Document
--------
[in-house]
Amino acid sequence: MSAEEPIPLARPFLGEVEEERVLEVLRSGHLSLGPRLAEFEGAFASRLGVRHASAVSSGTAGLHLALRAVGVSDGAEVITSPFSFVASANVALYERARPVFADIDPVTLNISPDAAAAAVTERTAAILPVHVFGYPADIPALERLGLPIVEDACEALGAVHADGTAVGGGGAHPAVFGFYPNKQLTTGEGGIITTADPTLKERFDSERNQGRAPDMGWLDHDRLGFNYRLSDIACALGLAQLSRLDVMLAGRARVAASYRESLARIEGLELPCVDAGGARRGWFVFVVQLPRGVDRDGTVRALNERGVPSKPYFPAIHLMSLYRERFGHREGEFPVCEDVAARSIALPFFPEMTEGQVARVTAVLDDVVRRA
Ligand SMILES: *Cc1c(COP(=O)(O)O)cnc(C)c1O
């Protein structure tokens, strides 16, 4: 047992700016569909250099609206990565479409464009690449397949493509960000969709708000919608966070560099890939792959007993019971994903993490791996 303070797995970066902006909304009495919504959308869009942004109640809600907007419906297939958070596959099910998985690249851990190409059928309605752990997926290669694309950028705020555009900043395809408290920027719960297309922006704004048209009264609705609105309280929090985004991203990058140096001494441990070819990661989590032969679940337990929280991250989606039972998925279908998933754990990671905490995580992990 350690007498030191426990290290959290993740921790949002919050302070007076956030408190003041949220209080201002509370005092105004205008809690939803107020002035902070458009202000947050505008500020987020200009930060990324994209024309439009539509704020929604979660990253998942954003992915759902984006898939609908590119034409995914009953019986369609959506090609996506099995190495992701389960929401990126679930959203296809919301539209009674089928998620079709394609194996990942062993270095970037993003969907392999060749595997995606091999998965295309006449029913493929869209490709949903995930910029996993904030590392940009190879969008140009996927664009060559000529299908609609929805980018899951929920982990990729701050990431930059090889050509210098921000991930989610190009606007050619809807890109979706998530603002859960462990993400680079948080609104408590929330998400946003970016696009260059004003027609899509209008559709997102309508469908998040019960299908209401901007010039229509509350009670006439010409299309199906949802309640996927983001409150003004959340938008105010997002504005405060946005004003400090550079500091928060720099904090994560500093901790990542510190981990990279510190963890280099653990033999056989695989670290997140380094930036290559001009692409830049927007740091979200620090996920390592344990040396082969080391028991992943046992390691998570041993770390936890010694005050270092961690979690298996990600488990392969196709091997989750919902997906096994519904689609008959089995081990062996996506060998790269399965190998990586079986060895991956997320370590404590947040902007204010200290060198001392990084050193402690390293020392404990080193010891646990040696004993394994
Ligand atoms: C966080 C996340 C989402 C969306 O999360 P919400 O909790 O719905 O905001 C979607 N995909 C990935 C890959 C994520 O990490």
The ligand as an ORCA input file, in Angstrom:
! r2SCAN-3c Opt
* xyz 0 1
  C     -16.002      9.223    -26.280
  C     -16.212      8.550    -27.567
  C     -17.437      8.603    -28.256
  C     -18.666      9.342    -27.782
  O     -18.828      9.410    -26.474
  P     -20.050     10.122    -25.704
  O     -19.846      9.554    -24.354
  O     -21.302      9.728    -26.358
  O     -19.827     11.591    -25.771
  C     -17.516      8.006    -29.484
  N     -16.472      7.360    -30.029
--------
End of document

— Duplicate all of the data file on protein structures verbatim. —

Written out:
[in-house]
Amino acid sequence: MSAEEPIPLARPFLGEVEEERVLEVLRSGHLSLGPRLAEFEGAFASRLGVRHASAVSSGTAGLHLALRAVGVSDGAEVITSPFSFVASANVALYERARPVFADIDPVTLNISPDAAAAAVTERTAAILPVHVFGYPADIPALERLGLPIVEDACEALGAVHADGTAVGGGGAHPAVFGFYPNKQLTTGEGGIITTADPTLKERFDSERNQGRAPDMGWLDHDRLGFNYRLSDIACALGLAQLSRLDVMLAGRARVAASYRESLARIEGLELPCVDAGGARRGWFVFVVQLPRGVDRDGTVRALNERGVPSKPYFPAIHLMSLYRERFGHREGEFPVCEDVAARSIALPFFPEMTEGQVARVTAVLDDVVRRA
Ligand SMILES: *Cc1c(COP(=O)(O)O)cnc(C)c1O
């Protein structure tokens, strides 16, 4: 047992700016569909250099609206990565479409464009690449397949493509960000969709708000919608966070560099890939792959007993019971994903993490791996 303070797995970066902006909304009495919504959308869009942004109640809600907007419906297939958070596959099910998985690249851990190409059928309605752990997926290669694309950028705020555009900043395809408290920027719960297309922006704004048209009264609705609105309280929090985004991203990058140096001494441990070819990661989590032969679940337990929280991250989606039972998925279908998933754990990671905490995580992990 350690007498030191426990290290959290993740921790949002919050302070007076956030408190003041949220209080201002509370005092105004205008809690939803107020002035902070458009202000947050505008500020987020200009930060990324994209024309439009539509704020929604979660990253998942954003992915759902984006898939609908590119034409995914009953019986369609959506090609996506099995190495992701389960929401990126679930959203296809919301539209009674089928998620079709394609194996990942062993270095970037993003969907392999060749595997995606091999998965295309006449029913493929869209490709949903995930910029996993904030590392940009190879969008140009996927664009060559000529299908609609929805980018899951929920982990990729701050990431930059090889050509210098921000991930989610190009606007050619809807890109979706998530603002859960462990993400680079948080609104408590929330998400946003970016696009260059004003027609899509209008559709997102309508469908998040019960299908209401901007010039229509509350009670006439010409299309199906949802309640996927983001409150003004959340938008105010997002504005405060946005004003400090550079500091928060720099904090994560500093901790990542510190981990990279510190963890280099653990033999056989695989670290997140380094930036290559001009692409830049927007740091979200620090996920390592344990040396082969080391028991992943046992390691998570041993770390936890010694005050270092961690979690298996990600488990392969196709091997989750919902997906096994519904689609008959089995081990062996996506060998790269399965190998990586079986060895991956997320370590404590947040902007204010200290060198001392990084050193402690390293020392404990080193010891646990040696004993394994
Ligand atoms: C966080 C996340 C989402 C969306 O999360 P919400 O909790 O719905 O905001 C979607 N995909 C990935 C890959 C994520 O990490």
The ligand as an ORCA input file, in Angstrom:
! r2SCAN-3c Opt
* xyz 0 1
  C     -16.002      9.223    -26.280
  C     -16.212      8.550    -27.567
  C     -17.437      8.603    -28.256
  C     -18.666      9.342    -27.782
  O     -18.828      9.410    -26.474
  P     -20.050     10.122    -25.704
  O     -19.846      9.554    -24.354
  O     -21.302      9.728    -26.358
  O     -19.827     11.591    -25.771
  C     -17.516      8.006    -29.484
  N     -16.472      7.360    -30.029